By Suzanne Cottrell
As my husband and I drove through the Texas Panhandle, the bobbing and clacking of the pump jacks, oil derricks, greeted us. Long-horn steer grazed along miles and miles of fence line. The sparse, windswept vegetation of scrubby, dwarf junipers and mesquite, buffalo grass, and prickly pear and yucca cacti was a stark difference from the abundant green vegetation of Piedmont North Carolina. Occasionally a piece of tumbleweed rolled across the highway. The land appeared barren, harsh, and uninviting.
We checked in at the rangers’ station at the entrance to Palo Duro Canyon State Park, not too far from Amarillo, Texas, and examined the park map. We hadn’t realized previously that Palo Duro Canyon is the second largest canyon in the United States. We drove down to our primitive campsite in the Cactus Camp Area for the night. Our car thermometer read 105 degrees. When we stepped out of our car, the dry heat smacked us in the face. Static electrified my fly away hair. I unsuccessfully brushed the clinging hair out of my face; I quickly felt parched and coated with dust.
We unloaded only the essential camping gear for our one night stay. We set up our tent and cots for our sleeping bags. I recalled the park ranger’s unsettling advice: “I do not recommend sleeping on the ground. Remember to shake out your shoes in the morning before you put them on.” My arm hairs bristled, and my muscles tensed as I thought about the possibility of unwanted visitors, Western Diamondback rattlesnakes and scorpions. I questioned our decision to camp out here rather than stay at a hotel in Amarillo, but we were trying to save money. What were we thinking? Calm down. What are the chances of undesirable visitors? I can do this. I’ve always enjoyed camping. This will be another adventure.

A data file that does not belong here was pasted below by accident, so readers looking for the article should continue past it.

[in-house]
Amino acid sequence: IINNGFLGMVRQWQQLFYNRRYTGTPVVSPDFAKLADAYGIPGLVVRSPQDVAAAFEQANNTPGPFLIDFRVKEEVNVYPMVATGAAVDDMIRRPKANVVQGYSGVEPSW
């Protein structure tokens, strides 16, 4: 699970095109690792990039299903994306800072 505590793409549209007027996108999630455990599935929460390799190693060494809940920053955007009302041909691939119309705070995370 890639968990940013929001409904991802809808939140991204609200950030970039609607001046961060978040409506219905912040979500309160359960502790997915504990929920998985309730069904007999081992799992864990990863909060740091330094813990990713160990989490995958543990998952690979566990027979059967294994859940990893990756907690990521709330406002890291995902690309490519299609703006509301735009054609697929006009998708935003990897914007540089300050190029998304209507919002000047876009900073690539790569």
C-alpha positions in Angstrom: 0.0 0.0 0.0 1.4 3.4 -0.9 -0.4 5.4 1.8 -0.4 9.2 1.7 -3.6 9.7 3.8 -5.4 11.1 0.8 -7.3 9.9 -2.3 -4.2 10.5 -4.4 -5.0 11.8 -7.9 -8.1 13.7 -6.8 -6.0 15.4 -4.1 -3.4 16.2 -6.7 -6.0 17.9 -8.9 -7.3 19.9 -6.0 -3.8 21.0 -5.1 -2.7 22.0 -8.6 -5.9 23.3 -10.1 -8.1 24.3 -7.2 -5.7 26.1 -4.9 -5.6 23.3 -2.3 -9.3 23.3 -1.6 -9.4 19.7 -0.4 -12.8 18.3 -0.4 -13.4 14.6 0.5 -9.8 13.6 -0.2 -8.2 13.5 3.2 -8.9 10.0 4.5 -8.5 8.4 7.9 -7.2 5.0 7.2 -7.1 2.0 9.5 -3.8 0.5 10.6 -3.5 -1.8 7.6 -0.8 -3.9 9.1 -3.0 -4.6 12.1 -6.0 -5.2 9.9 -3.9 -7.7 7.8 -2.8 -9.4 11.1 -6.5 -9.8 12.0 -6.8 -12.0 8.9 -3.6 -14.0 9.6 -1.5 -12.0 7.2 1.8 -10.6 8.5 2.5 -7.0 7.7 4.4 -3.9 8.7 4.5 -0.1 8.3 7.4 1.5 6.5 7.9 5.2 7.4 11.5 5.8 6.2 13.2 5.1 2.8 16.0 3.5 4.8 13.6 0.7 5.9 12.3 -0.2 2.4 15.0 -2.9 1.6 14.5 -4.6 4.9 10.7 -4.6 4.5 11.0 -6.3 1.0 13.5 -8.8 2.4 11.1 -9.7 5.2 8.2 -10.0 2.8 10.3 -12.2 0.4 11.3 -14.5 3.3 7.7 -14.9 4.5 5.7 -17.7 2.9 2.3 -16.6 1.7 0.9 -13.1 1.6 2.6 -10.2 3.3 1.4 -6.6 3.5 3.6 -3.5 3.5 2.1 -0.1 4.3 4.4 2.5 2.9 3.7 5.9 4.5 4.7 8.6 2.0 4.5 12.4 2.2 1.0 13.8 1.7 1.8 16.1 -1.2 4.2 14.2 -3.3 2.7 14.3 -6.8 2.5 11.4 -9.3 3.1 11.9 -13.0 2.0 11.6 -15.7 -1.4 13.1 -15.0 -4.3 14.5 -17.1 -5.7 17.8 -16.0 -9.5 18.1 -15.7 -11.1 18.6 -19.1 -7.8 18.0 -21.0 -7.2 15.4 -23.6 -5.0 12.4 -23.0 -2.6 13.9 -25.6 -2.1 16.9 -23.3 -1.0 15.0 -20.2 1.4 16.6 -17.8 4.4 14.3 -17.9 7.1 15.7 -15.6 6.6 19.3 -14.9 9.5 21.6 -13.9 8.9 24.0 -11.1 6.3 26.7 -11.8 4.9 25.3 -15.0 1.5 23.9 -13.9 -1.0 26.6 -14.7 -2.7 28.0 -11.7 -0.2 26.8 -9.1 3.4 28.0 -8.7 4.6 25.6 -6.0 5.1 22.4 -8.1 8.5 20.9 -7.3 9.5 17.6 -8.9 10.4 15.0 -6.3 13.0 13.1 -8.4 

We climbed up on the concrete picnic table to eat our supper of cold cut sandwiches and chips. As we drank our bottles of water, we surveyed our campsite, which was void of life. I hoped to see a roadrunner, and perhaps a jack rabbit. Just when I thought I could relax after a full day of driving, “What are all those holes in the ground?”
“They’re too small for prairie dogs, and there are too many to be snake holes,” replied my husband.
“That’s reassuring.” I rubbed my hands together.
As the brilliant, reddish-orange sun set the sky on fire, ripples of red, yellow, brown, and purple coursed through the clay, mud, and sandstone, accented by veins of white gypsum. I recalled a quote by the artist Georgia O’Keeffe about Palo Duro Canyon. “It is a burning, seething cauldron, almost like a blast furnace full of dramatic light and color.” What I initially perceived as a desolate, grim landscape became a mesmerizing tapestry of light and color.
As the evening temperatures cooled, fist-sized, brownish-black, fuzzy spiders emerged from quarter to half dollar sized holes. I didn't know they burrowed in the ground, and I'd never seen a live tarantula before. They extended their bristly-haired legs with prominent black stripes as they scoured the hardened, clay terrain. “They’re huge. They’re everywhere.” Hundreds blanketed the ground. “How will we get to our tent?” Images of a new horror movie, Invasion of the Arachnids, popped into my head. It did not have a happy ending. I slid closer to my husband and clutched his arm. “Sorry, but I’ve, I’ve never seen so many spiders. It makes my skin crawl.” I clutched my knees. “Are they poisonous?”